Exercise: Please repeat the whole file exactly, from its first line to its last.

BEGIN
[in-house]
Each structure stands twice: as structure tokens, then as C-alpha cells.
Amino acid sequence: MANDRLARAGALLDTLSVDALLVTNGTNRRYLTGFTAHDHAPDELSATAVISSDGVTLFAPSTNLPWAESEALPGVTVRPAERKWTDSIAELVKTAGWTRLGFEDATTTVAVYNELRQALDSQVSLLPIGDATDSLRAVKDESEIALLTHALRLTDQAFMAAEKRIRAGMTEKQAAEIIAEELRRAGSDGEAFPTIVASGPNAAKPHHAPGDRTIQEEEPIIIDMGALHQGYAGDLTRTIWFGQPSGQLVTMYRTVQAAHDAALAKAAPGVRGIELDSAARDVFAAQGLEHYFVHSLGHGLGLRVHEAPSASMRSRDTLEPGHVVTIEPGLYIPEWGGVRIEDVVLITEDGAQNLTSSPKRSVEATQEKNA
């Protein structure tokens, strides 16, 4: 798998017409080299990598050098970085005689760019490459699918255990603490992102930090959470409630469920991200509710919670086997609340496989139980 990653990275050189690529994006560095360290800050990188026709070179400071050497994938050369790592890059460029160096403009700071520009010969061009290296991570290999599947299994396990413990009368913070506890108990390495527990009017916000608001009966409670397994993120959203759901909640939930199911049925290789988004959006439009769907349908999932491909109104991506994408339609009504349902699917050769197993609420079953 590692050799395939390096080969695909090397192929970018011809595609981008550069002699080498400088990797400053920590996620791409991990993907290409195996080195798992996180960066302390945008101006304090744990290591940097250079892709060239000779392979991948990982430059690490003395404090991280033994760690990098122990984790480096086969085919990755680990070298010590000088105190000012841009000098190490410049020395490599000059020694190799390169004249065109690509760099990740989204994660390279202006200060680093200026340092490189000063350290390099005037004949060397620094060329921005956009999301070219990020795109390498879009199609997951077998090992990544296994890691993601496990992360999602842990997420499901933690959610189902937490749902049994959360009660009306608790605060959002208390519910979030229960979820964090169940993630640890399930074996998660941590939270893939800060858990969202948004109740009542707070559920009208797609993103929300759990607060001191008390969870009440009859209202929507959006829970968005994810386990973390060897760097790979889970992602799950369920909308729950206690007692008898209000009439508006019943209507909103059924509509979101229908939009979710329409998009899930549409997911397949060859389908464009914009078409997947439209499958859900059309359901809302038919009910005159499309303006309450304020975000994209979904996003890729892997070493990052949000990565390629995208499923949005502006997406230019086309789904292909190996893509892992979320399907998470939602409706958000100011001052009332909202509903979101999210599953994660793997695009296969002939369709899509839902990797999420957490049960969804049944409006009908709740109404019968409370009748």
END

[in-house]
Each structure stands twice: as structure tokens, then as C-alpha cells.
Amino acid sequence: MANDRLARAGALLDTLSVDALLVTNGTNRRYLTGFTAHDHAPDELSATAVISSDGVTLFAPSTNLPWAESEALPGVTVRPAERKWTDSIAELVKTAGWTRLGFEDATTTVAVYNELRQALDSQVSLLPIGDATDSLRAVKDESEIALLTHALRLTDQAFMAAEKRIRAGMTEKQAAEIIAEELRRAGSDGEAFPTIVASGPNAAKPHHAPGDRTIQEEEPIIIDMGALHQGYAGDLTRTIWFGQPSGQLVTMYRTVQAAHDAALAKAAPGVRGIELDSAARDVFAAQGLEHYFVHSLGHGLGLRVHEAPSASMRSRDTLEPGHVVTIEPGLYIPEWGGVRIEDVVLITEDGAQNLTSSPKRSVEATQEKNA
């Protein structure tokens, strides 16, 4: 798998017409080299990598050098970085005689760019490459699918255990603490992102930090959470409630469920991200509710919670086997609340496989139980 990653990275050189690529994006560095360290800050990188026709070179400071050497994938050369790592890059460029160096403009700071520009010969061009290296991570290999599947299994396990413990009368913070506890108990390495527990009017916000608001009966409670397994993120959203759901909640939930199911049925290789988004959006439009769907349908999932491909109104991506994408339609009504349902699917050769197993609420079953 590692050799395939390096080969695909090397192929970018011809595609981008550069002699080498400088990797400053920590996620791409991990993907290409195996080195798992996180960066302390945008101006304090744990290591940097250079892709060239000779392979991948990982430059690490003395404090991280033994760690990098122990984790480096086969085919990755680990070298010590000088105190000012841009000098190490410049020395490599000059020694190799390169004249065109690509760099990740989204994660390279202006200060680093200026340092490189000063350290390099005037004949060397620094060329921005956009999301070219990020795109390498879009199609997951077998090992990544296994890691993601496990992360999602842990997420499901933690959610189902937490749902049994959360009660009306608790605060959002208390519910979030229960979820964090169940993630640890399930074996998660941590939270893939800060858990969202948004109740009542707070559920009208797609993103929300759990607060001191008390969870009440009859209202929507959006829970968005994810386990973390060897760097790979889970992602799950369920909308729950206690007692008898209000009439508006019943209507909103059924509509979101229908939009979710329409998009899930549409997911397949060859389908464009914009078409997947439209499958859900059309359901809302038919009910005159499309303006309450304020975000994209979904996003890729892997070493990052949000990565390629995208499923949005502006997406230019086309789904292909190996893509892992979320399907998470939602409706958000100011001052009332909202509903979101999210599953994660793997695009296969002939369709899509839902990797999420957490049960969804049944409006009908709740109404019968409370009748």